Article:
In the end though, this is nothing more than Microsoft's tablet. And a buggy, at times broken one, at that, whose "ecosystem" feels more like a tundra. There's no Twitter or Facebook app, and the most popular 3rd party client breaks often. The Kindle app is completely unusable. There's no image editing software. A People app is supposed to give you all the social media access you'd ever need, but It's impossible to write on someone's Facebook wall through the People app, Surface's social hub; the only workaround is to load Internet Explorer. Blech. Something as simple as loading a video requires a jumbled process of USB importing, dipping in and out of the stripped-down desktop mode, opening a Video app, importing, going back into the Video app, and then playing. What.
The app selection, overall, is worse than the already pathetic Windows Phone app fare, looking like the software equivalent to a barren Soviet grocery store. The difference is that Windows Phone, used in quick, informative bursts, skates by on the strength of its excellent with integrated features. At the moment, there's just not that much to do with Microsoft's über-tablet. Surface is weak because Windows RT is weak; a tepid tablet OS pretending to be a computer's.
You can do work, yes. But productivity is limited to a "preview" (beta) version of Microsoft Office. It also hurts that Office requires plunging into Windows RT's Desktop mode, where users of actual Windows 8 are able to install a decade's worth of legacy software. Normally, this would compensate. But RT users can't install any of this older software. None of it. Desktop mode is entirely worthless in RT, a cruel tease of non-functionality. It'll only remind you of how much you can't do with your Surface, and is going to confuse the living hell out of most people who buy one—especially when Surface Pro, built on x86 architecture and perfectly compatible with all of those legacy programs, steps in a few months from now.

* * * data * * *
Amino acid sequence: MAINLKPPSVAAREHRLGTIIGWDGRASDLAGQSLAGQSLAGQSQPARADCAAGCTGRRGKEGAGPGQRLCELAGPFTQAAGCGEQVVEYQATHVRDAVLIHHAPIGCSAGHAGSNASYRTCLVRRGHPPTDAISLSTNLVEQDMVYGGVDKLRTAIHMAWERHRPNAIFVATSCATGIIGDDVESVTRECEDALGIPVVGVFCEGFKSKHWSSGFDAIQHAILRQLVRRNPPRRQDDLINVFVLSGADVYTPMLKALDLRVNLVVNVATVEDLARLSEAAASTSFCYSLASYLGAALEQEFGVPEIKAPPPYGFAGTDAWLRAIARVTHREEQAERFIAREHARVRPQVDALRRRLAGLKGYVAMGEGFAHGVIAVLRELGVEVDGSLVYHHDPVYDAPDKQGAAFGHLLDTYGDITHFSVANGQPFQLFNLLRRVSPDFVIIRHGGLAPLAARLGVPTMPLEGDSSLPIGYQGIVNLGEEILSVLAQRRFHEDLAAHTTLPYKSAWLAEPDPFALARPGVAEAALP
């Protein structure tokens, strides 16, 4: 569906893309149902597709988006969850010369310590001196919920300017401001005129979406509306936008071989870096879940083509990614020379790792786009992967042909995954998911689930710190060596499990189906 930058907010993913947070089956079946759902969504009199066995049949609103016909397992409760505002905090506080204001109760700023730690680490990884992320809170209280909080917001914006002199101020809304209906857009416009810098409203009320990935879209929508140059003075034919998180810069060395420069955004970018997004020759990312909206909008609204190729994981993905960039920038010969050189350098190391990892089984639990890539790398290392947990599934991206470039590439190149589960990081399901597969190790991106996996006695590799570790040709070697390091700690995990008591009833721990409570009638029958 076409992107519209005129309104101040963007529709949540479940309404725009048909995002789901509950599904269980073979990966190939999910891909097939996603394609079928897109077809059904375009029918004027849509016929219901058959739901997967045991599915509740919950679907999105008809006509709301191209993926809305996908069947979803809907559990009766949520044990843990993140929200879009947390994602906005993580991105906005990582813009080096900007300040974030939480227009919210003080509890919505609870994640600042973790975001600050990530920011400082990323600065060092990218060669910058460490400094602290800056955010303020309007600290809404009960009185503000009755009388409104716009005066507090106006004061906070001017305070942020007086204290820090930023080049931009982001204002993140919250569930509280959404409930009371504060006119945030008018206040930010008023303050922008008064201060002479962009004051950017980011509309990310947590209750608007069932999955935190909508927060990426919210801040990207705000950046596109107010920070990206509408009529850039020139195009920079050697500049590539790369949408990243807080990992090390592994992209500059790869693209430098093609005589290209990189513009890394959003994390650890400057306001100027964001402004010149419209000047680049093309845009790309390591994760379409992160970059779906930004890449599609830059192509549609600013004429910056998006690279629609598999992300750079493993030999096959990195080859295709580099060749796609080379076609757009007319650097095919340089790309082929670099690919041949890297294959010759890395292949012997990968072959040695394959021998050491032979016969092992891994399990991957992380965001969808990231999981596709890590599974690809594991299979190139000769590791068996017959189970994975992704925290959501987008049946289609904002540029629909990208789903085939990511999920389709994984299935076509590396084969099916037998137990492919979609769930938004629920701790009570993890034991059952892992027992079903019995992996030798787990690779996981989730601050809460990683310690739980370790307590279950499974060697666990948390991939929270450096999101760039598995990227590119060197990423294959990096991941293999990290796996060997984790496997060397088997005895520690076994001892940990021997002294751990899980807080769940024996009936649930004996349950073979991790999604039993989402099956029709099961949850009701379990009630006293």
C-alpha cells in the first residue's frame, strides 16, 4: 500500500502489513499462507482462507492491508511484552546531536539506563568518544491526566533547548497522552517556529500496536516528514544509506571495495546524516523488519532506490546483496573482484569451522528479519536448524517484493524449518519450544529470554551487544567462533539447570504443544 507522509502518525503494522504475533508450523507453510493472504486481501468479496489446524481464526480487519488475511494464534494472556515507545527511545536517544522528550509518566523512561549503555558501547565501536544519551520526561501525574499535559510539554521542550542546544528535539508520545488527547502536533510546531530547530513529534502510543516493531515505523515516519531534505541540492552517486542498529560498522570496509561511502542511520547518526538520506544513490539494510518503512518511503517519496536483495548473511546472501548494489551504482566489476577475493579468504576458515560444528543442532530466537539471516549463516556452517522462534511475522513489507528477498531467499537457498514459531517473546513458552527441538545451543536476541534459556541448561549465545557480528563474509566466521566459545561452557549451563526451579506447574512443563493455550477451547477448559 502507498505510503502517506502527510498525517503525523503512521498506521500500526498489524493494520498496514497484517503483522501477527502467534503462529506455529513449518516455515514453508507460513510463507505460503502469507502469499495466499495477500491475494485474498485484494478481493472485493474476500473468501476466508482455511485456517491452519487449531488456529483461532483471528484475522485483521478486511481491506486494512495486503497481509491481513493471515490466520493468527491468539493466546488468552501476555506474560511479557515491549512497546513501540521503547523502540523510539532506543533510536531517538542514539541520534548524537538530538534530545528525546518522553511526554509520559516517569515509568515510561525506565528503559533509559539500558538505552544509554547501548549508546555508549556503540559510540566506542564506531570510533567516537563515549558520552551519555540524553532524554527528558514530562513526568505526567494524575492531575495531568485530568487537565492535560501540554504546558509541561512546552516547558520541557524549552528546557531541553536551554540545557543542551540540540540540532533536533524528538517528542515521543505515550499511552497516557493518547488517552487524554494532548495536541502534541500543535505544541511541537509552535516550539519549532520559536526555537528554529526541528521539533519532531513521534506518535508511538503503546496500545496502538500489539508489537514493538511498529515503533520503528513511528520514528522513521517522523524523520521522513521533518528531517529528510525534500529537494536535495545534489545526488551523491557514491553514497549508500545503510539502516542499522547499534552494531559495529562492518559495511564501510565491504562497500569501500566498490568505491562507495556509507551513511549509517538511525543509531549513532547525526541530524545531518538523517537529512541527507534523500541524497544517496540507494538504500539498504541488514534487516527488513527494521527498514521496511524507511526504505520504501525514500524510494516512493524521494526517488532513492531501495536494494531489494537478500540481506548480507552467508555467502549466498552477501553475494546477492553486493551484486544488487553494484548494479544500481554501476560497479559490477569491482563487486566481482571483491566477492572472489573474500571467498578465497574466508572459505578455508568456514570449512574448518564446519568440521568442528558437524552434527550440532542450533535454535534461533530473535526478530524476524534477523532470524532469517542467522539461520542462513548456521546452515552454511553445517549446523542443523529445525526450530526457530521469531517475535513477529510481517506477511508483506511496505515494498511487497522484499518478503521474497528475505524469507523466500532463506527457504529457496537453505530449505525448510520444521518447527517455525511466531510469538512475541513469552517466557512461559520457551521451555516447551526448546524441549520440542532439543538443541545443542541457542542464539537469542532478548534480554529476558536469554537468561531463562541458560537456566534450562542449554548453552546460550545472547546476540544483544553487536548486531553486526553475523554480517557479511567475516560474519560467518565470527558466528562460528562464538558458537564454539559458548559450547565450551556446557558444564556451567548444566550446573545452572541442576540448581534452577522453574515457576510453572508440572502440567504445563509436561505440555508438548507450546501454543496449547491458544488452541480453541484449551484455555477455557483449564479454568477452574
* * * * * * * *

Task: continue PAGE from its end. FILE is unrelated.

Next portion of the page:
No. The Surface, with an obligatory Touch Cover, is £479. That's a lot of money. Especially given that it's no laptop replacement, no matter how it looks or what Microsoft says. It's a tablet-plus, priced right alongside the iPad and in most ways inferior.
That could change. Maybe there will be a new Touch Cover that retains the original's terrific physical qualities while actually allowing good typing. Maybe the quasi-vaporware Surface Pro, which eschews Windows RT in favor of the real-deal Win 8, will make all the difference, opening itself up to the open seas of PC software (for several hundred quid more). Maybe the app store will look different in a month, or a year, and have anything to offer. Maybe. But remember that Windows Phone—which has swelled from mere hundreds, to tens of thousands, to over a hundred thousand app offerings over the past two years—is still a wasteland compared to iOS and Android. Poor precedent. Maybe Windows RT will be different. Maybe.
But those maybes aren't worth putting money on. As much as it looked (and even felt) like it for a bit, the future isn't here quite yet.
Microsoft Surface Stats
Price: £399, £79 extra for Touch Cover
Screen: 10.6-inches, 1366x768 pixels (16:9)
Processor: 1.3 GHz Quad Core Tegra 3
Storage: 32 GB, microSDXC expandable
RAM: 2 GB
Connectivity: 1 USB 2.0 port, HD video out
Weight: 1.5 Pounds
Dimensions: 10.81 x 6.77 x 0.37 inches
Battery: 8 hours reading/7.5 video (advertised)